- Make sure your doctor knows if you are pregnant or breastfeeding, or if you or your child have liver disease, lung disease, high cholesterol or fats in the blood, any type of infection, swelling problems (such as ascites, peripheral edema, pleural effusion), or a history of skin cancer.
- This medicine may increase your chance of getting an infection or of developing certain types of cancer, especially skin cancer or cancer of the lymph system (lymphoma). Talk to your doctor if you or your child have concerns about this risk.
- This medicine may cause serious types of allergic reactions including anaphylaxis. Anaphylaxis can be life-threatening and requires immediate medical attention. Call your doctor right away if you or your child have a rash; itching; hoarseness; trouble breathing; trouble swallowing; or any swelling of your hands, face, lips, or throat while you are using this medicine.
- This medicine may also increase your risk of bleeding and cause delay in wound healing. Stay away from rough sports or other situations where you could be bruised, cut, or injured. Brush and floss your teeth gently. Be careful when using sharp objects, including razors and fingernail clippers. Check with your doctor right away if you or your child notice any unusual bleeding or bruising; black, tarry stools; blood in the urine or stools; or pinpoint red spots on your skin.
- This medicine may increase your cholesterol and fats in the blood. If this condition occurs, your doctor may give you or your child some medicines that can lower the amount of cholesterol and fats in the blood.
- This medicine may increase your risk of developing a rare and serious virus infection called BK virus-associated nephropathy (BKVAN). The BK virus may affect how your kidneys work and cause a transplanted kidney to fail. Check with your doctor right away if you or your child are having more than one of these symptoms: bloody urine; a decreased frequency or amount of urine; increased thirst; loss of appetite; lower back or side pain; nausea; swelling of the face, fingers, or lower legs; trouble with breathing; unusual tiredness or weakness; vomiting; or weight gain.
- This medicine may increase your risk of developing a serious and rare brain infection called progressive multifocal leukoencephalopathy (PML). Check with your doctor right away if you or your child are having more than one of these symptoms: vision changes, loss of coordination, clumsiness, confusion, memory loss, difficulty speaking or understanding what others say, and weakness in the legs.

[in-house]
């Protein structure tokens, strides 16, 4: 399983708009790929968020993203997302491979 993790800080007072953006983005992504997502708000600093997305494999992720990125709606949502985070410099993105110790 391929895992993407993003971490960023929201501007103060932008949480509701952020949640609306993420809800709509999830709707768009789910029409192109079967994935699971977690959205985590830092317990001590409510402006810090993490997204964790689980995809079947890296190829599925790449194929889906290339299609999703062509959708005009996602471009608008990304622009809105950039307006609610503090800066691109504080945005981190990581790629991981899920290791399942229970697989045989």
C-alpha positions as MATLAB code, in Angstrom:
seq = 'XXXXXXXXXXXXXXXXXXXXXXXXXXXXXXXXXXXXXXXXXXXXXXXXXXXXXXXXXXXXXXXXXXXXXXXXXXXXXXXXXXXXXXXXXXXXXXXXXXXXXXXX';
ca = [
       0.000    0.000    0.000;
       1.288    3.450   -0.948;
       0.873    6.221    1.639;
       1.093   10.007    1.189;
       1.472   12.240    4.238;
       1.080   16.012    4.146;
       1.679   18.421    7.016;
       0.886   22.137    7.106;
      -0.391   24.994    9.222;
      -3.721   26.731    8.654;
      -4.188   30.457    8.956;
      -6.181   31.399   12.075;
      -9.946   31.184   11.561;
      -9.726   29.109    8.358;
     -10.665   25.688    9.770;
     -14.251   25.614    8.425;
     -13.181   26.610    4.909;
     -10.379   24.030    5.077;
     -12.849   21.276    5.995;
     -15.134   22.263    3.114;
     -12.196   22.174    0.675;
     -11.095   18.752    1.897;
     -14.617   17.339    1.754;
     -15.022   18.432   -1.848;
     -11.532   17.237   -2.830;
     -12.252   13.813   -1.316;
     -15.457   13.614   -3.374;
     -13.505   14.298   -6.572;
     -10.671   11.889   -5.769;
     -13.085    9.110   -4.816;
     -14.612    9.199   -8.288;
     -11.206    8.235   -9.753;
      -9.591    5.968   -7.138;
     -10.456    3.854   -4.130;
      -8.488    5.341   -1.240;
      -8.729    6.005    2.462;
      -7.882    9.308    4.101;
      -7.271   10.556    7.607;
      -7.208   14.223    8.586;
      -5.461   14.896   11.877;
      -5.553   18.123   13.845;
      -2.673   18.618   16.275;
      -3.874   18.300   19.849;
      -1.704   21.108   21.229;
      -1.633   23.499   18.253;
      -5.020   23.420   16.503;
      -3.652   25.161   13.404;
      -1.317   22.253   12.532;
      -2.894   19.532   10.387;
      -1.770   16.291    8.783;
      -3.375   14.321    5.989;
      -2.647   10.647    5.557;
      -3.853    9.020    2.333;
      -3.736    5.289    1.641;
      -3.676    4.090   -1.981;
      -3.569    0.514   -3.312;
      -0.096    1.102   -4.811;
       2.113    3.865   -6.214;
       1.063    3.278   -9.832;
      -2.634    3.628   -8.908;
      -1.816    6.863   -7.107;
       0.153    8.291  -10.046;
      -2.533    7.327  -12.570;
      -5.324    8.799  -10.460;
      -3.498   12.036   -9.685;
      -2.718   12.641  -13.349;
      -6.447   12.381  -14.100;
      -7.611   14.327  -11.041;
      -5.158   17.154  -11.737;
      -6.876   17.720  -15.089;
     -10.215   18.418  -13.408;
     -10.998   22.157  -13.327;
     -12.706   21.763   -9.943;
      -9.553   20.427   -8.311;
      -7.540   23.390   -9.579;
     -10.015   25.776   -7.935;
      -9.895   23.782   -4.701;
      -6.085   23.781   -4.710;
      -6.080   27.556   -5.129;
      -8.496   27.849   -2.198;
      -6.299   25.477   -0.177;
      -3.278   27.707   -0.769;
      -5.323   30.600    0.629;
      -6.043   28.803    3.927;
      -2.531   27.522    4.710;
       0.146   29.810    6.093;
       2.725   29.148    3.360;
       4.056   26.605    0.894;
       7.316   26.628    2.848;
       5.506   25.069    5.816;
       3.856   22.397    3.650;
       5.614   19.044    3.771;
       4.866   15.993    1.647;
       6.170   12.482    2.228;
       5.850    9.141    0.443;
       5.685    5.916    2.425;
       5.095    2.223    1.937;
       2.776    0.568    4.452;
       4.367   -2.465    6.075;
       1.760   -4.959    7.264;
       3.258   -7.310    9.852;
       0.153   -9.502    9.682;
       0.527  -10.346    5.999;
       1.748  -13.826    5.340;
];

- This medicine may make your skin more sensitive to sunlight. Wear sunscreen. Do not use sunlamps or tanning beds.
- Your doctor will check your progress and the effects of this medicine at regular visits. Keep all appointments.
- Your doctor will do lab tests at regular visits to check on the effects of this medicine. Keep all appointments.
Possible Side Effects While Using This Medicine
Call your doctor right away if you notice any of these side effects:
- Allergic reaction: Itching or hives, swelling in your face or hands, swelling or tingling in your mouth or throat, chest tightness, trouble breathing
- Back or flank pain, or severe stomach pain.
- Blistering, peeling, or red skin rash.
- Blurred vision, confusion, convulsions, or drowsiness.
- Changes in how much or how often you urinate, painful urination, or cloudy or bloody urine.
- Chest pain.
- Coughing up blood or mucus (phlegm, snot), or severe shortness of breath.
- Dry mouth, increased thirst or hunger, or muscle cramps.
- Fast, pounding, or uneven heartbeat.
- Fever, chills, cough, sore throat, and body aches.
- Lightheadedness, dizziness, or fainting.
- Lumps in your neck, armpits, or groin.
- Rapid weight gain.
- Swelling in your hands, ankles, or feet.
- Unusual bleeding or bruising, pinpoint red spots on skin, or pale skin.
- Unusual weakness or tiredness.
- Yellowing of your skin or the whites of your eyes.
If you notice these less serious side effects, talk with your doctor:
- Cold sores.
- Diarrhea, constipation, nausea, or vomiting, or mild stomach pain.
- Gaining weight around your neck, upper back, breast, face, or waist.
- Joint pain.
- Mild skin rash or acne.
- Shakiness or tremors.
If you notice other side effects that you think are caused by this medicine, tell your doctor
Call your doctor for medical advice about side effects. You may report side effects to FDA at 1-800-FDA-1088
- Last reviewed on 8/4/2014